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No Laffing Matter

In his excellent Principles of Economics, Greg Mankiw commits a surprising blunder. Here it is:

Subsequent history failed to confirm [economist Arthur] Laffer’s conjecture that lower tax rates would raise tax revenue. When Reagan cut taxes after he was elected, the result was less tax revenue, not more. Revenue from personal income taxes (per person, adjusted for inflation) fell by 9 percent from 1980 to 1984, even though average income (per person, adjusted for inflation) grew by 4 percent over this period. [3rd edition, pages 170-171]

First, and least importantly, it’s not clear why the relevant comparison is 1980 and 1984. The first full year in which the first Reagan tax cut took effect was 1982.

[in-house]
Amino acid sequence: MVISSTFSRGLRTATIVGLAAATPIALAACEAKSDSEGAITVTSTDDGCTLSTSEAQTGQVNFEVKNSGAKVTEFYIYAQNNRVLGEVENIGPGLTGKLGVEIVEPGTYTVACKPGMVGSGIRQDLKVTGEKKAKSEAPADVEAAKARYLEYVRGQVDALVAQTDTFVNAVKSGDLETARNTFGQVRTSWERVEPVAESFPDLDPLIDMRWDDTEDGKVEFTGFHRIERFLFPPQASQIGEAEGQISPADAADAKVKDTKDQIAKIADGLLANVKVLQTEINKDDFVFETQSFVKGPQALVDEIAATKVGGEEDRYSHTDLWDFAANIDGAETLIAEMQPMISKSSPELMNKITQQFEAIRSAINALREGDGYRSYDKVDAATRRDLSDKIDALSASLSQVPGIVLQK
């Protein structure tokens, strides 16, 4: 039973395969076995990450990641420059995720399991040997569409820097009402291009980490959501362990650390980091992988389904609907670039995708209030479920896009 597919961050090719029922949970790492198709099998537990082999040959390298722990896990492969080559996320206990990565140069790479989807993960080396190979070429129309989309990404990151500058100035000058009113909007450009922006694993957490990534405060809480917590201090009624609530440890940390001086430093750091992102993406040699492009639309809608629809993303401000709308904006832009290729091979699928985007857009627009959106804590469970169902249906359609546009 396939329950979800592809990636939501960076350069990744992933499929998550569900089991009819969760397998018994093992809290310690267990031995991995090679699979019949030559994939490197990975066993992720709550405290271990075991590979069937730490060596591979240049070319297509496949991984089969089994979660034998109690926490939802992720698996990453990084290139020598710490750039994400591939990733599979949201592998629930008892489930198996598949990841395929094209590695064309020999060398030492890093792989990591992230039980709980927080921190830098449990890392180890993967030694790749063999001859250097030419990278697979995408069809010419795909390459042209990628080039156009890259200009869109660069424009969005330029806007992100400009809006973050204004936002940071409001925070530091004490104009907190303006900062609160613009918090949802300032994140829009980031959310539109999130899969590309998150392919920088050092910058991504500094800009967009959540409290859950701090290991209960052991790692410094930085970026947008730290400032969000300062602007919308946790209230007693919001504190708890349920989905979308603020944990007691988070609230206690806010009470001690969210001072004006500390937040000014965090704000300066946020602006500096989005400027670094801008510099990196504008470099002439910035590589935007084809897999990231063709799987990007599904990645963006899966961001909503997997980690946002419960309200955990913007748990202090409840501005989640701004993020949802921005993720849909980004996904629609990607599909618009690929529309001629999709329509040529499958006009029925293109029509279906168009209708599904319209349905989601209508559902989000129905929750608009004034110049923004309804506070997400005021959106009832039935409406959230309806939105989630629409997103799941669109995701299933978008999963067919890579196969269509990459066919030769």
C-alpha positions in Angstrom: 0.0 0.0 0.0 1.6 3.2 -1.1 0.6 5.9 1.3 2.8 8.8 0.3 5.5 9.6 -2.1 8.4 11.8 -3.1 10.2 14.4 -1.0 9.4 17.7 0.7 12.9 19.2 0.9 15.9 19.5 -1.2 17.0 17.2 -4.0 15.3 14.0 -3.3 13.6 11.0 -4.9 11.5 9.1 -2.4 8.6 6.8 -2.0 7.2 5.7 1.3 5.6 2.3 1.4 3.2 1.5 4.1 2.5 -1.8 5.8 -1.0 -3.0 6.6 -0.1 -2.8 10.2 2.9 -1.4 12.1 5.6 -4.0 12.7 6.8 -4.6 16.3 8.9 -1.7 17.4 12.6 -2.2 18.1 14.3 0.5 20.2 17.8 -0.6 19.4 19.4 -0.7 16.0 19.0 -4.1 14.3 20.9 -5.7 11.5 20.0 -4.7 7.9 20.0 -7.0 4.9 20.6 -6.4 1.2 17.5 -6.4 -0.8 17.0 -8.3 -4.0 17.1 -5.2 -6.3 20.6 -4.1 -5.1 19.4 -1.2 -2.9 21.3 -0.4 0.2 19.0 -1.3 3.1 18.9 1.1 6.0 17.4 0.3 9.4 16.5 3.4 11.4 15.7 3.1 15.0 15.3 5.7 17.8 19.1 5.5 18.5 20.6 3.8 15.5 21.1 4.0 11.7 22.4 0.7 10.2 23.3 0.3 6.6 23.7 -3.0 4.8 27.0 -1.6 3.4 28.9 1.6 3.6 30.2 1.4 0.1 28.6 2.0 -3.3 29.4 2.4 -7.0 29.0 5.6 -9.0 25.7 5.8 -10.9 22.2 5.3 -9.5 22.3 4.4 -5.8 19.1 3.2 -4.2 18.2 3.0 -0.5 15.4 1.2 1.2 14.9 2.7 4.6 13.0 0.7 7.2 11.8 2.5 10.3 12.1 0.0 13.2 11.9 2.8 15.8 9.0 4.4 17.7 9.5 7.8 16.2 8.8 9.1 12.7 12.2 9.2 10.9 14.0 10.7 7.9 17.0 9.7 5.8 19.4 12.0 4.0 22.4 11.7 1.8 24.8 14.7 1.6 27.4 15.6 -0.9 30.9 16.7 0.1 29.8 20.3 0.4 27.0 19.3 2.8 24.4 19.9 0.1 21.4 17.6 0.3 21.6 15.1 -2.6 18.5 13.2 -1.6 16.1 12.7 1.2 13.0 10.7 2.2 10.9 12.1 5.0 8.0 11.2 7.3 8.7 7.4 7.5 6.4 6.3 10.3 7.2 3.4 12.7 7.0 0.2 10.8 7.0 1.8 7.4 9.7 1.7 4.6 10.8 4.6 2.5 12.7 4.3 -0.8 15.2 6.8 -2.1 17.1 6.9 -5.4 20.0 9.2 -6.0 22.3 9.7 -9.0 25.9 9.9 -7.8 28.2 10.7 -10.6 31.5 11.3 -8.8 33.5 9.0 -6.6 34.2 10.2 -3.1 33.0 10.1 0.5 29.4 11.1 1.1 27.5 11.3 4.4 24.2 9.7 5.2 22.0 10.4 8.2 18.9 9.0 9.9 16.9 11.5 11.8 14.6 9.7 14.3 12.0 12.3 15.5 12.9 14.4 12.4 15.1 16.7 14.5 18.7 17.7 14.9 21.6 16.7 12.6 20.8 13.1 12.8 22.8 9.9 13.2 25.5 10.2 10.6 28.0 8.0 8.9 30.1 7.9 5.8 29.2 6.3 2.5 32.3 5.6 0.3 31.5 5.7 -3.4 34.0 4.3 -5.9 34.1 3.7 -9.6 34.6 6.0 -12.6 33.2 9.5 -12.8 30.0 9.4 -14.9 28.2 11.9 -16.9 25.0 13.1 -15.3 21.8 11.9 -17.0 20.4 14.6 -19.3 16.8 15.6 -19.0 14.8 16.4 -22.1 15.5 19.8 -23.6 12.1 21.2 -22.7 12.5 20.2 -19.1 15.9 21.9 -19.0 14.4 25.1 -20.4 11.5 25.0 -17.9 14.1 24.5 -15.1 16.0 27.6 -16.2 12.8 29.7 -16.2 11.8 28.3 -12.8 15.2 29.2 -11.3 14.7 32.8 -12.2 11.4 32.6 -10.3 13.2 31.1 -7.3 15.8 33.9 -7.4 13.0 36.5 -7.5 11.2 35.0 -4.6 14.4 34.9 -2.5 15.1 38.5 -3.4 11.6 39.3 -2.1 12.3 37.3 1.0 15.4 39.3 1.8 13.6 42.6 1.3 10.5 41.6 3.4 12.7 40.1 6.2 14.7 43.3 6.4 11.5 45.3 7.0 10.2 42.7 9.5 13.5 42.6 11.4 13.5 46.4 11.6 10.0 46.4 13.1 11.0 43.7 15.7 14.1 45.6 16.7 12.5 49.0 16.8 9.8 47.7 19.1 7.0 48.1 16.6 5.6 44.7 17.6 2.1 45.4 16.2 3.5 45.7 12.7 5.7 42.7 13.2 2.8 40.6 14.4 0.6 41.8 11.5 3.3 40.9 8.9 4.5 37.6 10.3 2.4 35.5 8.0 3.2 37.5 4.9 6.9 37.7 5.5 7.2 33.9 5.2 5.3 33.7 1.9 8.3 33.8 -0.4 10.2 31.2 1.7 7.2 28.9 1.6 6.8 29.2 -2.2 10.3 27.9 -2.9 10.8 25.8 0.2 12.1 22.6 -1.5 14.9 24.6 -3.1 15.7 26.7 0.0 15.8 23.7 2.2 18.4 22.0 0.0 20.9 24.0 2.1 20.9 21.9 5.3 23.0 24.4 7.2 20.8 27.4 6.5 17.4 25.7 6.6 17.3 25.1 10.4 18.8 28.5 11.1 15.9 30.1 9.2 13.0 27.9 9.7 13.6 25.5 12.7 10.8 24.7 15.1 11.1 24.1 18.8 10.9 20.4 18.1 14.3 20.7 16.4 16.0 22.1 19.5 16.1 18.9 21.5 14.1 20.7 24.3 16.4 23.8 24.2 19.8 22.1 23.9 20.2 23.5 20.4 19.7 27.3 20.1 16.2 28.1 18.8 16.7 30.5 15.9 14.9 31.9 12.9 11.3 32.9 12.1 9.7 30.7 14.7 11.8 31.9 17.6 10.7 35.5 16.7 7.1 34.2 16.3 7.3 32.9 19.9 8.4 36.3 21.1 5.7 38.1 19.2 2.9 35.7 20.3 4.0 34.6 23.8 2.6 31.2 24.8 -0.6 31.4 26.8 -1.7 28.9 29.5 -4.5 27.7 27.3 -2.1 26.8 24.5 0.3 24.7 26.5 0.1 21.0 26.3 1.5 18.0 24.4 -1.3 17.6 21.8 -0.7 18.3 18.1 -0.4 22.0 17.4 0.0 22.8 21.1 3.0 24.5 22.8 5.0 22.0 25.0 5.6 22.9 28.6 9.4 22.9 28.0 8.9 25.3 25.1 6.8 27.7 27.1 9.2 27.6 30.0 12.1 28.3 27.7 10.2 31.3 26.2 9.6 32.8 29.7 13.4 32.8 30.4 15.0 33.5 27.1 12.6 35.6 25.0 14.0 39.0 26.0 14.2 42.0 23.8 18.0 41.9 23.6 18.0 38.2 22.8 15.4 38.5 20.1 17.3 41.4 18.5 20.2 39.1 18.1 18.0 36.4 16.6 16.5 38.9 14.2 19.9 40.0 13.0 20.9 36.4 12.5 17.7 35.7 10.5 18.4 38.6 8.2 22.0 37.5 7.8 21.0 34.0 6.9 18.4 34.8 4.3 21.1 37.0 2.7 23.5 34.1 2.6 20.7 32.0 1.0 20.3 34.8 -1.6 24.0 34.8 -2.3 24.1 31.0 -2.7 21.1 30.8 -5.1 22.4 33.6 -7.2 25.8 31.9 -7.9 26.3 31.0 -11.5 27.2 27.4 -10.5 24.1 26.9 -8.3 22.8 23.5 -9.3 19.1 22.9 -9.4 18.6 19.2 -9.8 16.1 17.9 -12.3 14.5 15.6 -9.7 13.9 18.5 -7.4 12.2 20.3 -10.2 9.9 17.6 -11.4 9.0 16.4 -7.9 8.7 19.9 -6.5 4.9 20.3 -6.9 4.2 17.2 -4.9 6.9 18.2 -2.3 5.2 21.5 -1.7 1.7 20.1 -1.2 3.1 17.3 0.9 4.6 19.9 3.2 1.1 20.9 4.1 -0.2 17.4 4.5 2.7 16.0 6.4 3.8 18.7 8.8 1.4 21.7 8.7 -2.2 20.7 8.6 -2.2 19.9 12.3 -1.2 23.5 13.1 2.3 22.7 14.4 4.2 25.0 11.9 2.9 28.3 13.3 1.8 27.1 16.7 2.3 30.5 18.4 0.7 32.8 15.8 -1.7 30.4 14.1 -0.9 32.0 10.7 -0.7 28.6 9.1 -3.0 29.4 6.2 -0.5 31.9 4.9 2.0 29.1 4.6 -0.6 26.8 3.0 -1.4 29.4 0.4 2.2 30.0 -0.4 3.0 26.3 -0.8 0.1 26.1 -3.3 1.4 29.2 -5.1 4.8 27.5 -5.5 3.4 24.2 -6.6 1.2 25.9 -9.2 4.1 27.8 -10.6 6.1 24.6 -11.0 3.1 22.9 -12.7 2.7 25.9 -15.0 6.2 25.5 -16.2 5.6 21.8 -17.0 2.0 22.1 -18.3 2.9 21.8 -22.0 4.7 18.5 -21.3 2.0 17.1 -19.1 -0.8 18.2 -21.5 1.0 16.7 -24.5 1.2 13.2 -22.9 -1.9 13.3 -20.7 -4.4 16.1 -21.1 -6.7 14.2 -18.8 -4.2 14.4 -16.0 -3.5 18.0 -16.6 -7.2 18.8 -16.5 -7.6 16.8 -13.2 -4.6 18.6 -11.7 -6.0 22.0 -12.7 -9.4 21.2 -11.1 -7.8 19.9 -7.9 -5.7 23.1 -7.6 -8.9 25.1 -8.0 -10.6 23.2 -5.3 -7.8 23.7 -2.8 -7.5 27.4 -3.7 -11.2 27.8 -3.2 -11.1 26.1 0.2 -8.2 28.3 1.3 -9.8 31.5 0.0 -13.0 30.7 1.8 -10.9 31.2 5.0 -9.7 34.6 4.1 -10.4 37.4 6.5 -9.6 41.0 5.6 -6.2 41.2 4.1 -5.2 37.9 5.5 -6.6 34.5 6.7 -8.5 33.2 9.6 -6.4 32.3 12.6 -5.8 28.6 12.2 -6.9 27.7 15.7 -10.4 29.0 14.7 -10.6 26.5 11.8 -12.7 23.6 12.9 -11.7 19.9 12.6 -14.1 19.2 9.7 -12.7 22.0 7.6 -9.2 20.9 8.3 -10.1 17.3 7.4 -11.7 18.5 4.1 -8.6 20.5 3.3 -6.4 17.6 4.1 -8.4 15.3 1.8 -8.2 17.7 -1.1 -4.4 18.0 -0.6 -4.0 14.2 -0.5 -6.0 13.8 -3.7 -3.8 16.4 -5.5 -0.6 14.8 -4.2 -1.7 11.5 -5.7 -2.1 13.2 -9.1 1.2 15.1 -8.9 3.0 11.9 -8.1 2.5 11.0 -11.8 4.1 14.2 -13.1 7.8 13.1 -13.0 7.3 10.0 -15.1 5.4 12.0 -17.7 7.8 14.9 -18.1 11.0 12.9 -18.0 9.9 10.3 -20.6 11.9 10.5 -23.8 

Second, and much more significantly, “Laffer’s conjecture” (as Mankiw calls it) — or, more generally, supply-side economics — is not confined to tax-revenue effects per person. I assume that by “per person” Mankiw means the tax revenue contributed on average by each taxpayer (that is, total tax revenue from personal income taxes divided by the number of taxpayers). If my assumption about Mankiw’s meaning is correct, then Mankiw overlooks whatever effect a lowering of tax rates might have on bringing more people into the legal – that is, tax-paying – workforce. Total tax revenues might well increase even though tax-revenue contributed per taxpayer falls. Laffer’s conjecture is about total tax revenues, not about tax-revenue contributed per taxpayer.